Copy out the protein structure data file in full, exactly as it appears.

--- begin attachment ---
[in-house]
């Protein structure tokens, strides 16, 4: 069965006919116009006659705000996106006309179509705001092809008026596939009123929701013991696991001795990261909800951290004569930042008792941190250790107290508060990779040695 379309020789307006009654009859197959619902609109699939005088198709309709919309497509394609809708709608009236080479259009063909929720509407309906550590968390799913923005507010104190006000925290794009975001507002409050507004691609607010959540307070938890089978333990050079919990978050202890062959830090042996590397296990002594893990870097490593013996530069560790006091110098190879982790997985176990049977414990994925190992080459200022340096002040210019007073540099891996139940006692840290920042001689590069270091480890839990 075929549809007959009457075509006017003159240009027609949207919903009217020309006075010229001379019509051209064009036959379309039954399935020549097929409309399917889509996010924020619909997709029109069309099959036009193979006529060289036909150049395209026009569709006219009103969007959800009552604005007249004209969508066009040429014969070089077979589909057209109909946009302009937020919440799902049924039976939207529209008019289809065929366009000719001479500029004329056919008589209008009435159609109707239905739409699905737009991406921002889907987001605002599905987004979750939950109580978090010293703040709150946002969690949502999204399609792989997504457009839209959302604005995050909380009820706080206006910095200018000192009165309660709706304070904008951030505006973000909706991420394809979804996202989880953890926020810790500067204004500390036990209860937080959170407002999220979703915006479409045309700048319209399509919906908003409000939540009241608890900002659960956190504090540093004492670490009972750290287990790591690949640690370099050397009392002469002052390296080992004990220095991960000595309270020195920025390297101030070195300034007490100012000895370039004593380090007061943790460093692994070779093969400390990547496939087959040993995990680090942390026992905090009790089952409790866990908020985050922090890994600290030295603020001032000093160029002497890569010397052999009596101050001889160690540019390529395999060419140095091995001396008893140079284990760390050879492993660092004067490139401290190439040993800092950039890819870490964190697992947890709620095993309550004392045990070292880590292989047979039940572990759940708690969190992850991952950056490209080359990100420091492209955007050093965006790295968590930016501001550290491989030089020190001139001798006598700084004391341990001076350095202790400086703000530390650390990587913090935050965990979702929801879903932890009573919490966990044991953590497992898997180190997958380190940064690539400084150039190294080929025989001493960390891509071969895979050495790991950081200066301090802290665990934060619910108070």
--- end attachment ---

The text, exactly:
[in-house]
């Protein structure tokens, strides 16, 4: 069965006919116009006659705000996106006309179509705001092809008026596939009123929701013991696991001795990261909800951290004569930042008792941190250790107290508060990779040695 379309020789307006009654009859197959619902609109699939005088198709309709919309497509394609809708709608009236080479259009063909929720509407309906550590968390799913923005507010104190006000925290794009975001507002409050507004691609607010959540307070938890089978333990050079919990978050202890062959830090042996590397296990002594893990870097490593013996530069560790006091110098190879982790997985176990049977414990994925190992080459200022340096002040210019007073540099891996139940006692840290920042001689590069270091480890839990 075929549809007959009457075509006017003159240009027609949207919903009217020309006075010229001379019509051209064009036959379309039954399935020549097929409309399917889509996010924020619909997709029109069309099959036009193979006529060289036909150049395209026009569709006219009103969007959800009552604005007249004209969508066009040429014969070089077979589909057209109909946009302009937020919440799902049924039976939207529209008019289809065929366009000719001479500029004329056919008589209008009435159609109707239905739409699905737009991406921002889907987001605002599905987004979750939950109580978090010293703040709150946002969690949502999204399609792989997504457009839209959302604005995050909380009820706080206006910095200018000192009165309660709706304070904008951030505006973000909706991420394809979804996202989880953890926020810790500067204004500390036990209860937080959170407002999220979703915006479409045309700048319209399509919906908003409000939540009241608890900002659960956190504090540093004492670490009972750290287990790591690949640690370099050397009392002469002052390296080992004990220095991960000595309270020195920025390297101030070195300034007490100012000895370039004593380090007061943790460093692994070779093969400390990547496939087959040993995990680090942390026992905090009790089952409790866990908020985050922090890994600290030295603020001032000093160029002497890569010397052999009596101050001889160690540019390529395999060419140095091995001396008893140079284990760390050879492993660092004067490139401290190439040993800092950039890819870490964190697992947890709620095993309550004392045990070292880590292989047979039940572990759940708690969190992850991952950056490209080359990100420091492209955007050093965006790295968590930016501001550290491989030089020190001139001798006598700084004391341990001076350095202790400086703000530390650390990587913090935050965990979702929801879903932890009573919490966990044991953590497992898997180190997958380190940064690539400084150039190294080929025989001493960390891509071969895979050495790991950081200066301090802290665990934060619910108070």